Out on the road to find inspiring, less-well-known nabes devoted to the fresh, the local, the sustainable—and the drinkable.
Photo: Erica Gannett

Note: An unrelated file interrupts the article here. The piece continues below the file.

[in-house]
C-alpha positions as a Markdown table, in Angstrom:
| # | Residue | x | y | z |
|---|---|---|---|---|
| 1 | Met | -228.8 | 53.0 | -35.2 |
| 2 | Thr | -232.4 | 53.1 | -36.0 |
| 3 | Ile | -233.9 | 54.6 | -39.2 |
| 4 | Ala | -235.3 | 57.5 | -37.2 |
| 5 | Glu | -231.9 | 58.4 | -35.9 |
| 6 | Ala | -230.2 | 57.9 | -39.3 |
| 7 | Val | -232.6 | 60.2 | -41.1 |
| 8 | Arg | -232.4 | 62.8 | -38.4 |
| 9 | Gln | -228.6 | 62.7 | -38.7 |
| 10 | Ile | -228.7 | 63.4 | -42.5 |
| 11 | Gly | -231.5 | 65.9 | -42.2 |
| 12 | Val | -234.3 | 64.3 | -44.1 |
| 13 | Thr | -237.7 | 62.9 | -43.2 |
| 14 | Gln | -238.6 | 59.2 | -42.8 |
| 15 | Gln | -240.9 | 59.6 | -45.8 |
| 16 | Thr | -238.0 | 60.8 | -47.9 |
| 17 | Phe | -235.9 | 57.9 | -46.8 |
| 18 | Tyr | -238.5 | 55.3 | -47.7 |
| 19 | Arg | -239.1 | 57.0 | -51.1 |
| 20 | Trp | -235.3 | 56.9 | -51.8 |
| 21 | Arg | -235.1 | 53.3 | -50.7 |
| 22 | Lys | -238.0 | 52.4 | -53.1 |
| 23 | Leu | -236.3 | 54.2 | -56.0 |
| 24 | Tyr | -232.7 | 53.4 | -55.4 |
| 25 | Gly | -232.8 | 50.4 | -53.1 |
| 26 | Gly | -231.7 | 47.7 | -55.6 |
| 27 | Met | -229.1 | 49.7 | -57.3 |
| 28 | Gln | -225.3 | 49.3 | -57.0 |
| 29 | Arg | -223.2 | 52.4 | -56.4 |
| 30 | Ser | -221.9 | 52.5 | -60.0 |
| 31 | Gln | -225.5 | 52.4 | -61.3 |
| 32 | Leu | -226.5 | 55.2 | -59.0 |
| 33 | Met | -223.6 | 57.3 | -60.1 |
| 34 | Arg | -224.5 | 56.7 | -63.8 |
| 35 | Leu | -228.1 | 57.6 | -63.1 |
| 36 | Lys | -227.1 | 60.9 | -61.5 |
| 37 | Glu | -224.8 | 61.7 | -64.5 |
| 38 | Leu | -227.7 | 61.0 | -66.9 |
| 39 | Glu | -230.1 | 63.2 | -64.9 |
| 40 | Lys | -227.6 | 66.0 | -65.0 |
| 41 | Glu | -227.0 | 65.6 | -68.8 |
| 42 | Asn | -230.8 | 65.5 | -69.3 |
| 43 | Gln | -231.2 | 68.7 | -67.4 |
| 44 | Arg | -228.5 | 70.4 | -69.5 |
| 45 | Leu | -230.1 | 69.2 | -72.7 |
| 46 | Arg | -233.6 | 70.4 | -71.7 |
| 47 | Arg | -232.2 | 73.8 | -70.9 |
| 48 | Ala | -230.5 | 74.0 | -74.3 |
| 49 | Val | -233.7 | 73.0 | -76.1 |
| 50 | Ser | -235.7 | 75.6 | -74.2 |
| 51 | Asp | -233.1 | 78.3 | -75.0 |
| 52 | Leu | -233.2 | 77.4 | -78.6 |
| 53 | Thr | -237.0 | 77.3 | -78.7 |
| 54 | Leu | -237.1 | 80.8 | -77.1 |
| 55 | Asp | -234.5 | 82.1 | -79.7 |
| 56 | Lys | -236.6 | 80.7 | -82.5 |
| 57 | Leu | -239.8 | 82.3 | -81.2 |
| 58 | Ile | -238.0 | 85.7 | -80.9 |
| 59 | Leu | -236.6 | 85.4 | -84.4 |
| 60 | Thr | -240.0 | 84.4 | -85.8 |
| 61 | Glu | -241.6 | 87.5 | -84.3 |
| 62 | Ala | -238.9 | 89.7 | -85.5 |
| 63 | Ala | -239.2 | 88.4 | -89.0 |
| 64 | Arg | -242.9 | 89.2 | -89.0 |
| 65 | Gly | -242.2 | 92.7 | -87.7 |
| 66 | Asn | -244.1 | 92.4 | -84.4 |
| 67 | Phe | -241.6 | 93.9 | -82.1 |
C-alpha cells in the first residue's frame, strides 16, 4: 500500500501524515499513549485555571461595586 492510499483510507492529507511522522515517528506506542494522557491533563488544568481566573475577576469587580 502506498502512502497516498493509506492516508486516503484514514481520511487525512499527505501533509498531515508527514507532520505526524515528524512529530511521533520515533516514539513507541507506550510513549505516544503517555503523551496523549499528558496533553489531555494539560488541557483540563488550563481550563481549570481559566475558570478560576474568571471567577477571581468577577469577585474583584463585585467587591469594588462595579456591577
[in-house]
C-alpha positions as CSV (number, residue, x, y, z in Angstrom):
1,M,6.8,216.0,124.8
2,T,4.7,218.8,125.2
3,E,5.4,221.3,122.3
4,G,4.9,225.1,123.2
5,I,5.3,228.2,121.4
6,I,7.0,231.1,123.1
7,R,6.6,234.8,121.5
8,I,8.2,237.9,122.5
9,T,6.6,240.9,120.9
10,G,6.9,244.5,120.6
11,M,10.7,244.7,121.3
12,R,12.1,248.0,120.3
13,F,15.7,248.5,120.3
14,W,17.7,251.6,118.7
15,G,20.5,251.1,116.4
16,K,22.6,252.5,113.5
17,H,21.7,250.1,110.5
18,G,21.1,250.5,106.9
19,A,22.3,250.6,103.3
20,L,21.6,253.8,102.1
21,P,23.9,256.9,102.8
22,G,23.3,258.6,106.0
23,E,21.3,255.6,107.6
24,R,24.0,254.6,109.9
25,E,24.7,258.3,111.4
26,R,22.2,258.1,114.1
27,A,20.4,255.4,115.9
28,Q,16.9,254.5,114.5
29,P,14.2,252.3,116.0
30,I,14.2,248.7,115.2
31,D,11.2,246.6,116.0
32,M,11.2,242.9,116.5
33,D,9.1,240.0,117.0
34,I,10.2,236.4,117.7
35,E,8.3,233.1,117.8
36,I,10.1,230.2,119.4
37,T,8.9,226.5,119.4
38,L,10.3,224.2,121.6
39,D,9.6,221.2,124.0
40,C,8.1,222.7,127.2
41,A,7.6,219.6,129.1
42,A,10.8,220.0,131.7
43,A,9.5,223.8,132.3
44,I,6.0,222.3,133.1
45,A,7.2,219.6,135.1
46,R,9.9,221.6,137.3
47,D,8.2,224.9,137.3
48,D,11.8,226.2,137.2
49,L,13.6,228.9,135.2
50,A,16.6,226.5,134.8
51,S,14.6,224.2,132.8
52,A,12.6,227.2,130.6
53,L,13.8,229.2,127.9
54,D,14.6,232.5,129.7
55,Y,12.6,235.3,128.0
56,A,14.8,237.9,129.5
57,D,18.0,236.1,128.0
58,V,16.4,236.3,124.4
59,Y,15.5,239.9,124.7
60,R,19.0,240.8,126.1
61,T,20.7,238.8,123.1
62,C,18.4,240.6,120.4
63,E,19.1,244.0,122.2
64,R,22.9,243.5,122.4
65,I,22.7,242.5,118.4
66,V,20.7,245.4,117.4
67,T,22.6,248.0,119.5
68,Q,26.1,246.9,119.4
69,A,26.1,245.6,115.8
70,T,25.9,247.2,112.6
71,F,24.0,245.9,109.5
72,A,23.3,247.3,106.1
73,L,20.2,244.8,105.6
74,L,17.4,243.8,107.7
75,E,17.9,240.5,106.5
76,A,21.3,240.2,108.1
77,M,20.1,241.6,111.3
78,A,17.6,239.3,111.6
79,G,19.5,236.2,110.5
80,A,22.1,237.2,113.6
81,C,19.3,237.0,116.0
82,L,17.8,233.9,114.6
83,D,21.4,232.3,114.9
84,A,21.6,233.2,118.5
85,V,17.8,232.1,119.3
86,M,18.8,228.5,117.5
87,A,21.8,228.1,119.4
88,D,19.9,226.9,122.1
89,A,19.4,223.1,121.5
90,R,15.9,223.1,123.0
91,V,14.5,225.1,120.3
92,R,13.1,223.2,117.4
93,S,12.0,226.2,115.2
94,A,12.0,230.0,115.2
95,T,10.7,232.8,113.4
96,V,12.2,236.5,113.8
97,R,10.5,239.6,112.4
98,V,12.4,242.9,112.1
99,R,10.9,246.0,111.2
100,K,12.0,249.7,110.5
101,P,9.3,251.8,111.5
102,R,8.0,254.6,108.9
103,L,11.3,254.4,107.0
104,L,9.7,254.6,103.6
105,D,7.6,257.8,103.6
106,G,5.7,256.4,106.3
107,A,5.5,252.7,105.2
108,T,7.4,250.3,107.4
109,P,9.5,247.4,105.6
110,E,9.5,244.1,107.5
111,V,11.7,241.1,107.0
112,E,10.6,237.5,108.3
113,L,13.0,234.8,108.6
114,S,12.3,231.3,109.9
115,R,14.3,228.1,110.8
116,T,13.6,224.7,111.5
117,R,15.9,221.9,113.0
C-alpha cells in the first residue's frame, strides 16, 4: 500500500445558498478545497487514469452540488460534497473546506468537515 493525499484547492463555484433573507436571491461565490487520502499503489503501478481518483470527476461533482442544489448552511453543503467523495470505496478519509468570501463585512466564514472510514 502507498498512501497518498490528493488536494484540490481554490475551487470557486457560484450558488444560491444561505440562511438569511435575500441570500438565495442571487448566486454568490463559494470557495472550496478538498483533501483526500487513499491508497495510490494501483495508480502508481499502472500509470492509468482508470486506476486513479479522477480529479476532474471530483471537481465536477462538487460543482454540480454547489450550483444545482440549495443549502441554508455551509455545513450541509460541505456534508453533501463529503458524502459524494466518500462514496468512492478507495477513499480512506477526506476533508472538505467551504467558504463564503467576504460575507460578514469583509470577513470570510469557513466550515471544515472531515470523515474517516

Urban advocates across America are discovering what Detroit understood 120 years ago: Farmers' markets boost local economies. Since 1891, Detroit's Eastern Market has expanded to three open-air halls to accommodate more than 250 vendors and Saturday crowds of up to 40,000. The latest addition is Detroit Market Garden, a 2.5-acre, nonprofit urban farm yielding 60 kinds of fruits, vegetables, and flowers. Eastern Market is a symbol of something larger afoot. Detroit was hammered by the recession, but its citizens are fighters, and pockets of the city are starting to look like an urban offshoot of Farmville. To fight blight and source more local fresh food, neighbors began tearing down fences and planting gardens as far back as the 1990s. Today, more than 382 community gardens and 64 schoolyard farms are flourishing in the Motor City—and more urban farms are in the works, with hundreds of individuals and organizations like the Garden Resource Program Collaborative providing seeds and know-how.